3rd Act Critic Barbara Michaels gives a personal response to being a critic with Get the Chance.
With over half a century of reviewing under my belt, I can hardly remember a time when I wasn’t passionate about both music and theatre. This was intensified when I got my first job on a local paper. I was eighteen, as the most junior member of the staff – and the only female in the days when women on newspapers were few and far between. I was expected to cover tasks such as weddings, flower shows and (to my delight) amateur dramatics.
This was a wonderful training ground which led to me covering professional theatre on my second paper. My big break came later, when I was working freelance and also running a syndication agency. The reviewer covering a first night ballet performance at the Royal Opera House at Covent Garden was ill and asked if I could do it. I have always loved dance but had never previously reviewed a dance production so cut my teeth on the Creme de la Creme. To this day dance is my favourite of all the art forms and – like all the arts – underfunded, if I had the money (which, as an OAP, I don’t) I would support.
Opera in Wales is still regarded by some as only for the elite. This is far from being the case. Please give it a try! We are so fortunate in Wales to have the WNO – a world-class opera company performing in a wonderful venue. Their production of Richard Strauss’s Der Rosenkavalier, which I reviewed recently, was as near perfection as you are ever likely to see.
Life is busy for me. As well as reviewing I edit a community magazine and last year published my first book for young children, entitled WHAT’S THE MATTER WITH SLITHERS? The publication of the book, shortly;to be featured in a Cardiff book festival, coincided with the birth of my first great granddaughter Chloe Jo, and I am now expecting another great grandchild.
Get the Chance works to support a diverse range of members of the public to access and respond to sport and cultural provision . 3rd Act Critic Helen Joy gives a personal response in the video and article below on her reasons for being a member of our team.
Hi ….. can you give our readers some background information on yourself please?
Crikey, here goes: after first degree in Geography and politics aeons ago, was self-employed as a graphic designer and printer in Cardiff. This went wrong. Very wrong. After a bankruptcy and divorce and the completion of Foundation Arts and Design, I then joined a contact centre answering calls for National Rail Enquiries and ended up working for this international contracts organisation for 12 years, eventually leading their off-shoring programme to India.
Some time later and for reasons various, I returned to South Wales, took a Masters in Fine Art at Cardiff Met Uni and started keeping pigs. So what got you interested in the arts ?
Nothing got me interested in the Arts – I was always drawing, making and painting for as long as I can remember. But, like many of us, I followed other people’s dreams and not my own for much of my life. I dipped in and out of the Arts at points but it is only now that I feel able to justify spending so much more time as a fine artist, writer and illustrator. I also work as an artist-facilitator, specialising in art classes for older people. How did you get involved with 3rd Act Critics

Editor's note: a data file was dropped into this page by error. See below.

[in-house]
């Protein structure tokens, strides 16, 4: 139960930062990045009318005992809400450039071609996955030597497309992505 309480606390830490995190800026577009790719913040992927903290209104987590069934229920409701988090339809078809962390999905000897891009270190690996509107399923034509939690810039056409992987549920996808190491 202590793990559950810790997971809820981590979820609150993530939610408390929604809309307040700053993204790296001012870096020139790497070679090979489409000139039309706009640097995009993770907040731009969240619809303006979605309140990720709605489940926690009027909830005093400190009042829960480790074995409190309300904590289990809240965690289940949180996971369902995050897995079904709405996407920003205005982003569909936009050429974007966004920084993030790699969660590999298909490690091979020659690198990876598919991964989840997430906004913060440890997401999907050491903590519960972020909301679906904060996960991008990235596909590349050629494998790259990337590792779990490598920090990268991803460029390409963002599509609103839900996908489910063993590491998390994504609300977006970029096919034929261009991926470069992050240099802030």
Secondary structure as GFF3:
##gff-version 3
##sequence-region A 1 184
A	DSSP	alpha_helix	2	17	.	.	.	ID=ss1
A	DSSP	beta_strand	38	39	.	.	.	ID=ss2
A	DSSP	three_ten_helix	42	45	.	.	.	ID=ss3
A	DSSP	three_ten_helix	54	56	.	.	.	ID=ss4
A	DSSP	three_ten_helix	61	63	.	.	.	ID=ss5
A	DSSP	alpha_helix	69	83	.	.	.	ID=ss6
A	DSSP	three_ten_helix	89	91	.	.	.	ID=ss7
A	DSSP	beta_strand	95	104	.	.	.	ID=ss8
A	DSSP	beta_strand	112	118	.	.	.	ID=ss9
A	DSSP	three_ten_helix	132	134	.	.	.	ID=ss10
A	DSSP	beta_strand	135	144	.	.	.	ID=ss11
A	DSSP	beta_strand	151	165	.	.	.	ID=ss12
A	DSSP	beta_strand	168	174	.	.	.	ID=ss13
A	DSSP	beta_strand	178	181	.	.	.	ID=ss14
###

Through a community arts project run by A3, I met Guy O’Donnell and saw his work on encouraging young and old to become critics and reviewers in Wales, fulfilling a national need. This opportunity to start pulling together the skills I had acquired over the years with my love of all things arty was too good to miss.
It has given me the confidence to produce articles on smallholding, arts and life in general for publication. Through this, in part, I have had invitations to speak at events, collaborate on books and exhibit my own drawings.
Helen participating in a playwriting workshop at the Wales Millennium Centre
Get the Chance works to support a diverse range of members of the public to access cultural provision . You as a 3rd Act Critic are one of the groups Get the Chance supports. Are you aware of any barriers to equality and diversity for either Welsh or Wales based critics?
I think that it is hard to break in to the Arts when older; and also as a Welsh person who doesn’t speak Welsh. Language can be used to exclude and deter. I also think that assumptions are made about people who appear to be privileged in some way and they too are disadvantaged. Prejudice is subtle. If you were able to fund an area of the arts in Wales what would this be and why?
Older women. We are often treated as a bit of a joke, we seem to have comfortable lives and seen to have had our chances; we are the invisible glue of local communities, giving our time and expertise with humour and hope but with little acknowledgement or reward. It is assumed that we have incomes, partners and that we are in the Arts as a hobby, for play. We are the ones who will develop the young, mentor the adult and encourage the old. We do not qualify for much by way of support and yet we keep it all going. What excites you about the arts in Wales?
There is a lot going on; at last craft is seen as having a value almost on par with fine art. Ditto participatory and community art. What was the last really great thing that you experienced that you would like to share with our readers?
Training to produce radio where I hope to interview people about their lives, all great and none small. Check out 3rd Act Critic Helen Joy’s reviews for Get the Chance at the link below
Creating opportunities for a diverse range of people to experience and respond to sport, arts, culture and live events. / Lleisiau amrywiol o Gymru yn ymateb i'r celfyddydau a digwyddiadau byw